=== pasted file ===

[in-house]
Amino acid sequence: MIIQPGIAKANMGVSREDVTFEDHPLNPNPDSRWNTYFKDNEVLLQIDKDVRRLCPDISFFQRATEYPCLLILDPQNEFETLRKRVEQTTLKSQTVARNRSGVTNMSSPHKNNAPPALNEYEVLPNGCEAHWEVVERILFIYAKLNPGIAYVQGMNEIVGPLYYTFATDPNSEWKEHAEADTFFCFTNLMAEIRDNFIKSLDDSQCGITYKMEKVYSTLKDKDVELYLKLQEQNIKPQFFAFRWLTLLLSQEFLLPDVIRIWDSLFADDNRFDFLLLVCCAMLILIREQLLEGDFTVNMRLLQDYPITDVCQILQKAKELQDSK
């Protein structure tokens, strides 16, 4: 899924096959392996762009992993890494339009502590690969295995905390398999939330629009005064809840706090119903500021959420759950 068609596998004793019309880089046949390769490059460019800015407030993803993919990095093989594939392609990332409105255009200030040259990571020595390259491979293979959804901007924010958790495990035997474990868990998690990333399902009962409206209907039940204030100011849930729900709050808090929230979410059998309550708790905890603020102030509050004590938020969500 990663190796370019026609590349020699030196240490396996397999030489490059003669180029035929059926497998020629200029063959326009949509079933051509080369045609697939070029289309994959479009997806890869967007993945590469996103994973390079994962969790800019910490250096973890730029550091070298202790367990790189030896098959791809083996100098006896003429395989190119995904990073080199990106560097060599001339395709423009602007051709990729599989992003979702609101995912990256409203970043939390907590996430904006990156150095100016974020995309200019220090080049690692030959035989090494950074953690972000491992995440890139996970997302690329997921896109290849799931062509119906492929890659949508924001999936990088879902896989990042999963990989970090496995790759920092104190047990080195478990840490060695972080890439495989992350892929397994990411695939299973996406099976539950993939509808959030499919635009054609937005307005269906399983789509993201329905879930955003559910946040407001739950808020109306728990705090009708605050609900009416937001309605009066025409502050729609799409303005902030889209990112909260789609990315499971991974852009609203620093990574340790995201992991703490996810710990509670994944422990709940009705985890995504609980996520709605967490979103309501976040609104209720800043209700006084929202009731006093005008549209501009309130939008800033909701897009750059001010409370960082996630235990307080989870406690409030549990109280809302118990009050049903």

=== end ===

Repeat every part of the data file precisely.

[in-house]
Amino acid sequence: MIIQPGIAKANMGVSREDVTFEDHPLNPNPDSRWNTYFKDNEVLLQIDKDVRRLCPDISFFQRATEYPCLLILDPQNEFETLRKRVEQTTLKSQTVARNRSGVTNMSSPHKNNAPPALNEYEVLPNGCEAHWEVVERILFIYAKLNPGIAYVQGMNEIVGPLYYTFATDPNSEWKEHAEADTFFCFTNLMAEIRDNFIKSLDDSQCGITYKMEKVYSTLKDKDVELYLKLQEQNIKPQFFAFRWLTLLLSQEFLLPDVIRIWDSLFADDNRFDFLLLVCCAMLILIREQLLEGDFTVNMRLLQDYPITDVCQILQKAKELQDSK
């Protein structure tokens, strides 16, 4: 899924096959392996762009992993890494339009502590690969295995905390398999939330629009005064809840706090119903500021959420759950 068609596998004793019309880089046949390769490059460019800015407030993803993919990095093989594939392609990332409105255009200030040259990571020595390259491979293979959804901007924010958790495990035997474990868990998690990333399902009962409206209907039940204030100011849930729900709050808090929230979410059998309550708790905890603020102030509050004590938020969500 990663190796370019026609590349020699030196240490396996397999030489490059003669180029035929059926497998020629200029063959326009949509079933051509080369045609697939070029289309994959479009997806890869967007993945590469996103994973390079994962969790800019910490250096973890730029550091070298202790367990790189030896098959791809083996100098006896003429395989190119995904990073080199990106560097060599001339395709423009602007051709990729599989992003979702609101995912990256409203970043939390907590996430904006990156150095100016974020995309200019220090080049690692030959035989090494950074953690972000491992995440890139996970997302690329997921896109290849799931062509119906492929890659949508924001999936990088879902896989990042999963990989970090496995790759920092104190047990080195478990840490060695972080890439495989992350892929397994990411695939299973996406099976539950993939509808959030499919635009054609937005307005269906399983789509993201329905879930955003559910946040407001739950808020109306728990705090009708605050609900009416937001309605009066025409502050729609799409303005902030889209990112909260789609990315499971991974852009609203620093990574340790995201992991703490996810710990509670994944422990709940009705985890995504609980996520709605967490979103309501976040609104209720800043209700006084929202009731006093005008549209501009309130939008800033909701897009750059001010409370960082996630235990307080989870406690409030549990109280809302118990009050049903």